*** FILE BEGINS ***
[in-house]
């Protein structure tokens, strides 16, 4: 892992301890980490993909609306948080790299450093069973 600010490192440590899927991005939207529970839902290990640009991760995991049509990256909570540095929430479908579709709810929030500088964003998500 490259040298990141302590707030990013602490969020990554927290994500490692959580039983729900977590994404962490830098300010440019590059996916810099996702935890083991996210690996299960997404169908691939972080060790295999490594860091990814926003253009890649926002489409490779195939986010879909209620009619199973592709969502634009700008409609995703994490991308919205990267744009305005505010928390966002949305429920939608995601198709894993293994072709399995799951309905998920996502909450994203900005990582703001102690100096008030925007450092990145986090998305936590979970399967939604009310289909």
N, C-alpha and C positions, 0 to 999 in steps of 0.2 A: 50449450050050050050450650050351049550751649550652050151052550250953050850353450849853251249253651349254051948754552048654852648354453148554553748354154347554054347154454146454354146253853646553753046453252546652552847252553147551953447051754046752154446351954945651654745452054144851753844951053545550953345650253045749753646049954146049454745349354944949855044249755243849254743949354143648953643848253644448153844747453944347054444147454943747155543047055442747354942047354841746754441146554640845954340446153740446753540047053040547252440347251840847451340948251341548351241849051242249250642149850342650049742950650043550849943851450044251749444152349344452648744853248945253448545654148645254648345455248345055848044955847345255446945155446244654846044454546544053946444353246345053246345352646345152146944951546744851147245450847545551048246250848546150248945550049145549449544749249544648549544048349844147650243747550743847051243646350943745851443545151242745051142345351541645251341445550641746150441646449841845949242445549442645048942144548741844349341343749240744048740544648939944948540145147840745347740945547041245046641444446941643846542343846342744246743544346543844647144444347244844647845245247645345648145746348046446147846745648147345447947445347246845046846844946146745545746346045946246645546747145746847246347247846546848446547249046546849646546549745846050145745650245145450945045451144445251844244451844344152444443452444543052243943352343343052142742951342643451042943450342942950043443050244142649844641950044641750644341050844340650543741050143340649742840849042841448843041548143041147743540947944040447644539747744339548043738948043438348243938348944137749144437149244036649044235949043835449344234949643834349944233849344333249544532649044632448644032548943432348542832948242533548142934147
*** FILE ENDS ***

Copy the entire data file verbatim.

[in-house]
């Protein structure tokens, strides 16, 4: 892992301890980490993909609306948080790299450093069973 600010490192440590899927991005939207529970839902290990640009991760995991049509990256909570540095929430479908579709709810929030500088964003998500 490259040298990141302590707030990013602490969020990554927290994500490692959580039983729900977590994404962490830098300010440019590059996916810099996702935890083991996210690996299960997404169908691939972080060790295999490594860091990814926003253009890649926002489409490779195939986010879909209620009619199973592709969502634009700008409609995703994490991308919205990267744009305005505010928390966002949305429920939608995601198709894993293994072709399995799951309905998920996502909450994203900005990582703001102690100096008030925007450092990145986090998305936590979970399967939604009310289909």
N, C-alpha and C positions, 0 to 999 in steps of 0.2 A: 50449450050050050050450650050351049550751649550652050151052550250953050850353450849853251249253651349254051948754552048654852648354453148554553748354154347554054347154454146454354146253853646553753046453252546652552847252553147551953447051754046752154446351954945651654745452054144851753844951053545550953345650253045749753646049954146049454745349354944949855044249755243849254743949354143648953643848253644448153844747453944347054444147454943747155543047055442747354942047354841746754441146554640845954340446153740446753540047053040547252440347251840847451340948251341548351241849051242249250642149850342650049742950650043550849943851450044251749444152349344452648744853248945253448545654148645254648345455248345055848044955847345255446945155446244654846044454546544053946444353246345053246345352646345152146944951546744851147245450847545551048246250848546150248945550049145549449544749249544648549544048349844147650243747550743847051243646350943745851443545151242745051142345351541645251341445550641746150441646449841845949242445549442645048942144548741844349341343749240744048740544648939944948540145147840745347740945547041245046641444446941643846542343846342744246743544346543844647144444347244844647845245247645345648145746348046446147846745648147345447947445347246845046846844946146745545746346045946246645546747145746847246347247846546848446547249046546849646546549745846050145745650245145450945045451144445251844244451844344152444443452444543052243943352343343052142742951342643451042943450342942950043443050244142649844641950044641750644341050844340650543741050143340649742840849042841448843041548143041147743540947944040447644539747744339548043738948043438348243938348944137749144437149244036649044235949043835449344234949643834349944233849344333249544532649044632448644032548943432348542832948242533548142934147